The scope of changes in a reissue is limited; new matter cannot be added. For more information, see MPEP 1401.
Anyone (including the patent owner) may file a reexamination request, along with the required fee, to reevaluate the patentability of issued claims on the basis of prior art consisting of patents or printed publications. Generally, at the end of the reexamination proceeding, the USPTO issues a certificate detailing the results.
You, the patent holder, may disclaim one or more claims from your patent by filing a disclaimer as provided by Statute 35 U.S.C. 253. The Office of Data Management (ODM) handles corrections to patent publications.
Patent ownership gives the owner the right to exclude others from making, using, offering for sale, selling, or importing into the United States the invention claimed. A patent may be owned jointly by two or more entities. Also, the owner may assign a part interest in a patent to another entity.
In the absence of any agreement to the contrary, any joint owner of a patent, no matter how small the part interest, may make, use, offer for sale, sell, and import the invention for personal profit without accounting to the other owners. However, the ability to practice the invention may be constrained by the applicable (non-patent) laws and the rights of others. Joint owners may sell their interest or any part of it, or grant licenses to others, without regard to other joint owners, unless a contract governs their relationship.
Jointly owned or partially assigned patents affect people’s rights. So if you are in such a situation, consult with an attorney to understand the law and protect your rights.
For applications filed on or after September 16, 2012, the original applicant is presumed to be the owner of the original application unless there is a recorded assignment (see 37 CFR 3.73[a]). For applications filed before then, patent or application ownership initially vests in the named inventors.
Assignments and licenses
A patent is personal property and may be sold or mortgaged, written into a will, and passed to one’s heirs. An experienced, licensed patent attorney can help with licensing agreements and assignments. Some states have set certain formalities to be observed in the sale of patent rights.
The transfer or sale of a patent or application is executed through an assignment. Patent law also provides for assignment of part interests (half, fourth, etc.) in a patent. Upon assignment, the assignee becomes the owner of the patent and has the same rights as the original owner.
If the patent is mortgaged, ownership passes to the lender until the mortgage has been satisfied and retransferred to the borrower. Assignments which are made conditional on the performance of certain acts or events, such as the payment of money or other subsequent condition, if recorded in the USPTO, are regarded as absolute assignments for USPTO purposes until canceled with the written consent of all parties or by the decree of a court of competent jurisdiction. The USPTO does not determine whether such conditions have been fulfilled.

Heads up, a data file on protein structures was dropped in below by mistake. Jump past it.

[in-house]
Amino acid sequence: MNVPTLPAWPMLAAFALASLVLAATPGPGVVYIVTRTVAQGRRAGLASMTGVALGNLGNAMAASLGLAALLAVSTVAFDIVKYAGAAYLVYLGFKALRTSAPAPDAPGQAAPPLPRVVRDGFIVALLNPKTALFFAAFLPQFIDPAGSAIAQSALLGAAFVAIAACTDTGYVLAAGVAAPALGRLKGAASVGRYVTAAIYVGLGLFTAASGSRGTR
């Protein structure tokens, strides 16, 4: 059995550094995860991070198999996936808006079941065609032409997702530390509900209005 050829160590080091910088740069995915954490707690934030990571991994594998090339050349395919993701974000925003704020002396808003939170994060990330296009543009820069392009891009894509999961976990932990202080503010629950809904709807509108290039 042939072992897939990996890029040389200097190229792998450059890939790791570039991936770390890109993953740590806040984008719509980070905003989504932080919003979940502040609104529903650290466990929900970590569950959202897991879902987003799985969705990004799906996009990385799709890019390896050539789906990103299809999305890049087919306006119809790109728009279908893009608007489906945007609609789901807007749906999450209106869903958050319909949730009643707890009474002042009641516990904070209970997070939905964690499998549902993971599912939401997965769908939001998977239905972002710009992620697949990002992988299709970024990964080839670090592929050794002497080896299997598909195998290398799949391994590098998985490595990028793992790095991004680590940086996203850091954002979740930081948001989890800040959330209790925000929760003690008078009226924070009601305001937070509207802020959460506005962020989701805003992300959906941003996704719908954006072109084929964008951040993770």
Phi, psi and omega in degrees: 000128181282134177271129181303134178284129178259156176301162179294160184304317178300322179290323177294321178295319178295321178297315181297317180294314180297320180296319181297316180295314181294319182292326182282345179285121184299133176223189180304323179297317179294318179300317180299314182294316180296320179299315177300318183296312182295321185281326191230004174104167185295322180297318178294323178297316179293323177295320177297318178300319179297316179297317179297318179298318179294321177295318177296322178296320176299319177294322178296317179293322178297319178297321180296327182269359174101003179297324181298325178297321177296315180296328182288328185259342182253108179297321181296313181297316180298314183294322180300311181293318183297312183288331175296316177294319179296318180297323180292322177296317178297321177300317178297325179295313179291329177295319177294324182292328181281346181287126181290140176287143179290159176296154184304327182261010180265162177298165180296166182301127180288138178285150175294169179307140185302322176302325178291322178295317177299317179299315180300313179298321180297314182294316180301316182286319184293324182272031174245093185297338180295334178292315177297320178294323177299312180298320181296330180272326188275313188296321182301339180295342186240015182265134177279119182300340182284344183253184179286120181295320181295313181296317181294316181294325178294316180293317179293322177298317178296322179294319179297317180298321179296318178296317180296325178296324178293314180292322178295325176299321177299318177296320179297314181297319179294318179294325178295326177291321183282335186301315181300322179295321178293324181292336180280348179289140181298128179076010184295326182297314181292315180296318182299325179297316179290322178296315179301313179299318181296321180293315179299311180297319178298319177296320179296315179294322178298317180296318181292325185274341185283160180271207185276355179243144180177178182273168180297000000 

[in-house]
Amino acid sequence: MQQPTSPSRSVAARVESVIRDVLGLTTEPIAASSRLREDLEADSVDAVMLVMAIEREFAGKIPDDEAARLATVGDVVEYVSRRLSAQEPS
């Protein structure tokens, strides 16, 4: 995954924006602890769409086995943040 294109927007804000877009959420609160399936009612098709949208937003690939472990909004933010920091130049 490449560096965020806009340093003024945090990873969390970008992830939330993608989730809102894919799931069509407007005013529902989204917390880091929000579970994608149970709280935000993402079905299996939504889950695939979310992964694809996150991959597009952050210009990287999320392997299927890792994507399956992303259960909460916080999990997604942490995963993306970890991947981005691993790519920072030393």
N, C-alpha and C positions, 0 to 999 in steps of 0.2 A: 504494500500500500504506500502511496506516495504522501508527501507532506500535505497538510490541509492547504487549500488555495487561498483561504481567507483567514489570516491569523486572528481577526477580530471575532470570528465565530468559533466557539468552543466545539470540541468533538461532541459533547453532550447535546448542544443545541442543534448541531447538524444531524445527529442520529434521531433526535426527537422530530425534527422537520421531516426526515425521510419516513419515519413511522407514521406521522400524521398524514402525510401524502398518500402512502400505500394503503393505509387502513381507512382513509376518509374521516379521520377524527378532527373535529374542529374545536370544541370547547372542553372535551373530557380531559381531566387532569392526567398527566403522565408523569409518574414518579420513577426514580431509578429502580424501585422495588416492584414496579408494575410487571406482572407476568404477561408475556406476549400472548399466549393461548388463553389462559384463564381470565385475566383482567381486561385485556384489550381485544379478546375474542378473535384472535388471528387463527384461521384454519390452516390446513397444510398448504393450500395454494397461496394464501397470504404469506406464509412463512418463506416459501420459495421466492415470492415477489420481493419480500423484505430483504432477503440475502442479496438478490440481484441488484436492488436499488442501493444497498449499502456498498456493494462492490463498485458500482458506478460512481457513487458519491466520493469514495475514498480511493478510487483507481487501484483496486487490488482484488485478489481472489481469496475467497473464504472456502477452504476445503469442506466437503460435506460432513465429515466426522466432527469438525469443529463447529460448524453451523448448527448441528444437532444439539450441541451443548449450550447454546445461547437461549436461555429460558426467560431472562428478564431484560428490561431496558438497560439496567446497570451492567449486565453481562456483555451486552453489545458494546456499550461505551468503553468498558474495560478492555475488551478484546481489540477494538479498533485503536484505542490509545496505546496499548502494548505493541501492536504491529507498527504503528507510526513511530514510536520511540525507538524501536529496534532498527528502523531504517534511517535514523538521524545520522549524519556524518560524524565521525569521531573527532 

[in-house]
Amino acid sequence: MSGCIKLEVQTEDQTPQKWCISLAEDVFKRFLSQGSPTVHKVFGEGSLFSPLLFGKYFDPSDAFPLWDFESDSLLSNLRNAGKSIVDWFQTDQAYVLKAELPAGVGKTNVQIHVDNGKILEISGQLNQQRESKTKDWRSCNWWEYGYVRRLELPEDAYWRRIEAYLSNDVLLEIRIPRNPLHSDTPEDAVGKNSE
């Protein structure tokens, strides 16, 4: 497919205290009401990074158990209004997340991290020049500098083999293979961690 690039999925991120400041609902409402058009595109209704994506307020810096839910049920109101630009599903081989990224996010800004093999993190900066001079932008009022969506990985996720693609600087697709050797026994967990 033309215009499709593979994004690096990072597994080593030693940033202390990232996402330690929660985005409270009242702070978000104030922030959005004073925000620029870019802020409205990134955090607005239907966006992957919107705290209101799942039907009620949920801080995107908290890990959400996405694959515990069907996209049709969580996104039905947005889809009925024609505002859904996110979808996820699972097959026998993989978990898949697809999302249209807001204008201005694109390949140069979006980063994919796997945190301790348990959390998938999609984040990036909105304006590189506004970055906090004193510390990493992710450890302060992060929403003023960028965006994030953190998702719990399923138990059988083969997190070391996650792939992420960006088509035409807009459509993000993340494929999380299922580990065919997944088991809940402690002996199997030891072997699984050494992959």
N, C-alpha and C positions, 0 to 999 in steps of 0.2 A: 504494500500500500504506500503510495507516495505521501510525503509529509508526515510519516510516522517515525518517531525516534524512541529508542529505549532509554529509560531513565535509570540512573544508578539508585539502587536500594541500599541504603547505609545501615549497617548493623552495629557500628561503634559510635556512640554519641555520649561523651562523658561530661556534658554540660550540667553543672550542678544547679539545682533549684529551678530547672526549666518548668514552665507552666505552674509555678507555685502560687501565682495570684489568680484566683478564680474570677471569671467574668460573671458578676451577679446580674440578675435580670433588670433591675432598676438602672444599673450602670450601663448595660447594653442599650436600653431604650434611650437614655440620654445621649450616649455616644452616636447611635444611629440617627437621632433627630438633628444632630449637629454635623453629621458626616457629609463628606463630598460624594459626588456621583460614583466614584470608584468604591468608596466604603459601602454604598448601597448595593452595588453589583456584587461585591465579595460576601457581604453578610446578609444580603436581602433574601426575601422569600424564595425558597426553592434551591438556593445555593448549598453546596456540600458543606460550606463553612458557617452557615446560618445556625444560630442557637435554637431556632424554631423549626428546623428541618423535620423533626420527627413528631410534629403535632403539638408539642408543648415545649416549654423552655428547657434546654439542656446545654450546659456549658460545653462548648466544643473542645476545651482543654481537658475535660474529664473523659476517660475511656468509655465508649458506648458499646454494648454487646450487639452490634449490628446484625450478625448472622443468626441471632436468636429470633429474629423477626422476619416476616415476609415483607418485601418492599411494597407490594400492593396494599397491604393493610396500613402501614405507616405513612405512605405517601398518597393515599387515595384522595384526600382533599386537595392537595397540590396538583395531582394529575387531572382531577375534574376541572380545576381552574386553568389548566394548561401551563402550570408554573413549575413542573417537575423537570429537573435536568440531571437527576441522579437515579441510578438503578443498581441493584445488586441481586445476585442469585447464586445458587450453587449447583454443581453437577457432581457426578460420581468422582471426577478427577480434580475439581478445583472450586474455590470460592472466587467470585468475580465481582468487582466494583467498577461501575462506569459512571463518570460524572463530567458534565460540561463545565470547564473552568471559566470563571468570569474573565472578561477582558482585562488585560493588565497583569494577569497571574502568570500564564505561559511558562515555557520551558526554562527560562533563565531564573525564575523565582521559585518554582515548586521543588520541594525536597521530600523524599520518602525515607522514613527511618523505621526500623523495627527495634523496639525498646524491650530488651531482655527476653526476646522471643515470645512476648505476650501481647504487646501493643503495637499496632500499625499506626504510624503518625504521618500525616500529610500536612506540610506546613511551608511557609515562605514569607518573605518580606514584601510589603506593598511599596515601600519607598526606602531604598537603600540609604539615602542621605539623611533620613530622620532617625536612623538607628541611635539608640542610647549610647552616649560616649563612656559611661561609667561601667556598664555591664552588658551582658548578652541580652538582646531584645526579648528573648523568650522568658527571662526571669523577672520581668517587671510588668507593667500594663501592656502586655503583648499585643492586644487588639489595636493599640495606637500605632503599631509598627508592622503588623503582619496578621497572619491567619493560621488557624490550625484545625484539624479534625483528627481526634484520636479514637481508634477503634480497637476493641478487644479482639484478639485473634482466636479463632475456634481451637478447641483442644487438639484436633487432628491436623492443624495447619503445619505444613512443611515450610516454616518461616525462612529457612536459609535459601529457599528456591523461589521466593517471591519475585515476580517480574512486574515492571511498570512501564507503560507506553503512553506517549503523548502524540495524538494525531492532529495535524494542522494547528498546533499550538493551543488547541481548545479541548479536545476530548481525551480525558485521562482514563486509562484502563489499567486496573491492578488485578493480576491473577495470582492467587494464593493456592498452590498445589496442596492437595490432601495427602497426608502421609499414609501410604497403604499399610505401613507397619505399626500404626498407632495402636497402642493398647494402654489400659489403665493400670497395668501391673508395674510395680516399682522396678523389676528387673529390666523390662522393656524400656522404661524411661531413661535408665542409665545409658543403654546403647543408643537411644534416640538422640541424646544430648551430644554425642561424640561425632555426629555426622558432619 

An assignment, grant, or conveyance of any patent or application may be acknowledged before a notary public or officer authorized to administer oaths or perform notary acts. The certificate of such acknowledgment constitutes prima facie evidence of the execution of the assignment, grant, or conveyance. The USPTO records assignments, grants, and similar instruments submitted for recording, and the recording serves as notice. If an assignment, grant, or conveyance of or interest in a patent or application is not recorded within three months from its date, it is void against a subsequent purchaser for a valuable consideration without notice, unless recorded prior to the subsequent purchase.
Patent rights may also be licensed to others by its owner. In a patent license agreement, the one receiving the license essentially promises not to sue the patent owner. No particular form of license is required — it is a contract including agreed-upon provisions (royalty payments, for example).
Infringement of patents
Patent infringement consists of “unauthorized making, using, offering for sale, or selling any patented invention within the United States, or importing into the United States any patented invention during its term.” You the patent owner may sue in federal court to stop the infringement and ask for financial damages.
Accused infringers may argue that their actions do not constitute infringement. Determining infringement primarily involves comparing the language of the patent claims to an accused product or process. The parties might hire expert witnesses to help the court understand the issues.
Although U.S. patents are presumed valid, a common defense to an accusation of infringement is to argue that the patent in question is invalid. A federal court makes the final decision.
The USPTO has no jurisdiction over infringement questions. In examining patent applications, the USPTO does not determine whether the invention sought to be patented may infringe a product or process. An invention may be able to be patented, but might also be covered by a prior unexpired patent, since a patent does not grant the right to use an invention.
The U.S. government may use any patented invention without permission of the patent owner, but the owner is entitled to compensation for such use.
For more detail on this topic, see 35 U.S.C. § 271, 35 U.S.C. § 281, 35 U.S.C. § 282, 35 U.S.C. § 283, and 35 U.S.C. § 284.